Challenges of Exile Media
Covering the riots in Burma from abroad
Since riots began on the west coast of Burma in June, the main obstacles for the media have been accessing the remote towns where the riots occurred and verifying information about the conflict. For example, when a photo of the body of a rape victim appeared on social media sites, as mentioned in my last column, media organizations like DVB had to seriously consider the impact of such terrible news, its multiple dimensions, and how we could handle the story professionally.
- Though the video journalists of Democratic Voice of Burma provide daily news stories for Burma’s media, what no one gets to see is what happens behind the camera, off screen. I ask them why they do what they do and what they see as they expose a country that has been under the shadow of dictatorships for decades.
- Than Win Htut joined Democratic Voice of Burma since 2005 as a senior producer and began working as a sub-editor in tv news last year. After leaving Burma, Than lived on the Thai-Burma border and wrote for many exiled media outlets including Khit Pyaing, Amyin Thit, The Irrawaddy Magazine, and Mizzima News. He produces his own weekly science and technology TV show called “Khit Hlaine,” working with around 40 Burmese reporters living in Thailand and 40 living in Burma. He currently lives in Oslo, Norway.
We didn’t want to instigate more conflicts by covering the rape and quoting local people repeating “hearsay.” Anonymous Facebook reports also claimed that the rape and murder were organized, and that the subsequent mob attack on Muslim bus passengers and attacks on local Rakhine villages were all linked to each other. We could not verify these claims either.
Because our audience is so keen to know what’s going on, we might be mistaken in not picking up unconfirmed reports and stories on Facebook. But we strive to avoid casting any potential sparks onto the explosive social divisions. There were often heated debates in the newsroom about what we were able to confirm. Sometimes we would cover stories days after hearing about them, carefully choosing terms regarding the religion, ethnicity, and identity of those involved. Also, considering that DVB is an exile media outlet in another time zone, quickly obtaining video and photos from remote areas became one of the biggest challenges in the recent history of our newsroom.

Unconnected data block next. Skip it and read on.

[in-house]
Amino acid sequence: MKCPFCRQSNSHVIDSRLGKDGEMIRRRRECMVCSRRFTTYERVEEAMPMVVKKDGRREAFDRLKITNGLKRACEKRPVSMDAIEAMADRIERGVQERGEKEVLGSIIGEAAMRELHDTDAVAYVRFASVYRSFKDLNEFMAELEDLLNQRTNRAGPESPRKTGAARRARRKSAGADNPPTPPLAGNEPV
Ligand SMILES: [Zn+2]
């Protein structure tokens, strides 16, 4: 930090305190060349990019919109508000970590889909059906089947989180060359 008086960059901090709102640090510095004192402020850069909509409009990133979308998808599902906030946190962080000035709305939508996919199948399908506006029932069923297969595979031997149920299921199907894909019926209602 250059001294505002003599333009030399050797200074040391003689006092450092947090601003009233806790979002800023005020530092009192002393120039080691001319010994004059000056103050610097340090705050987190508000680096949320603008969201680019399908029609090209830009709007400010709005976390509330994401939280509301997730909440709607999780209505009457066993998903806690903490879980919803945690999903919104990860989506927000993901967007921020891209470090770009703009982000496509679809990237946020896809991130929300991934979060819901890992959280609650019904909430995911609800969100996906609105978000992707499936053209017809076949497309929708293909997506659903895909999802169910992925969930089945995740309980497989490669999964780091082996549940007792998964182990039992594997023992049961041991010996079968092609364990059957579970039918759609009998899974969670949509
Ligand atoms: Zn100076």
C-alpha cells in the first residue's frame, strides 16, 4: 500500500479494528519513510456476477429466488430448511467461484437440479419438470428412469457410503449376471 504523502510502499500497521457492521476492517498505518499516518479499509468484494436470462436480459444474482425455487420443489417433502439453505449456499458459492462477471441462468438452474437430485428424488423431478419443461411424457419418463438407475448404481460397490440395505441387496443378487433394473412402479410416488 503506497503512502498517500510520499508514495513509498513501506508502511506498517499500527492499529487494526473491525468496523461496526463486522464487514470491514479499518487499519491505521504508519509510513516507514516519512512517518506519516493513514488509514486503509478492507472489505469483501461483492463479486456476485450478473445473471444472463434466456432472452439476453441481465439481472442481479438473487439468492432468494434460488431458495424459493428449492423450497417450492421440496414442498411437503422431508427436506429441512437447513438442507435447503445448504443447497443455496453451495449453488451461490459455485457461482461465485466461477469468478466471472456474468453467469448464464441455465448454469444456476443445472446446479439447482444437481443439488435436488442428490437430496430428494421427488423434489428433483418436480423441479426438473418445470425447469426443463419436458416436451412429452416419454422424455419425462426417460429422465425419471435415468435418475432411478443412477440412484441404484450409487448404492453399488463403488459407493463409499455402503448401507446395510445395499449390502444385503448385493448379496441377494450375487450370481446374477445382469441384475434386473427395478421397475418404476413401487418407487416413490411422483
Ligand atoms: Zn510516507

Nationalism or professionalism? Since many of Burma’s youngsters haven’t had a chance to enjoy civil rights during the decades of military dictatorship, it’s not the goal of this column to blame them for having little awareness of the Universal Declaration of Human Rights. But the thing to consider here in terms of professionalism is that some of our young reporters seem to regard themselves as patriotic or nationalist journalists for siding against the illegal immigrants locally called “Bengali.” Most of them were sad to see their fellow citizens on the west coast suffering from communal unrest, during which their houses and villages were burned, and people were killed or injured. There was also the issue of the police and military failing to protect locals from the violence. As a result, the common way of thinking among some local reporters, and many Facebook users, is “with us or against us.” Do you stand with our ethnic Rakhine or are you against them?
This is a dangerous mentality.
Additionally, here are some of the typical comments that have been posted on all media outlets and social networks: “Show no sympathy to deaths and losses on the other side” ; “Blame the other side” ; “They should die.”
But a media organization like DVB can’t adopt a one-sided perspective. Rather, we must keep looking for voices from both sides, despite any barriers. That stance became a reason for some to attack our organization and bombard us with abusive posts and comments. DVB’s web presence was also shut down for hours following a DDOS attack against our news site and Facebook fan-pages. The attack originated in Russia where some young military officers are undergoing training.
Despite the many challenges, DVB continues to report news from the west coast of Burma.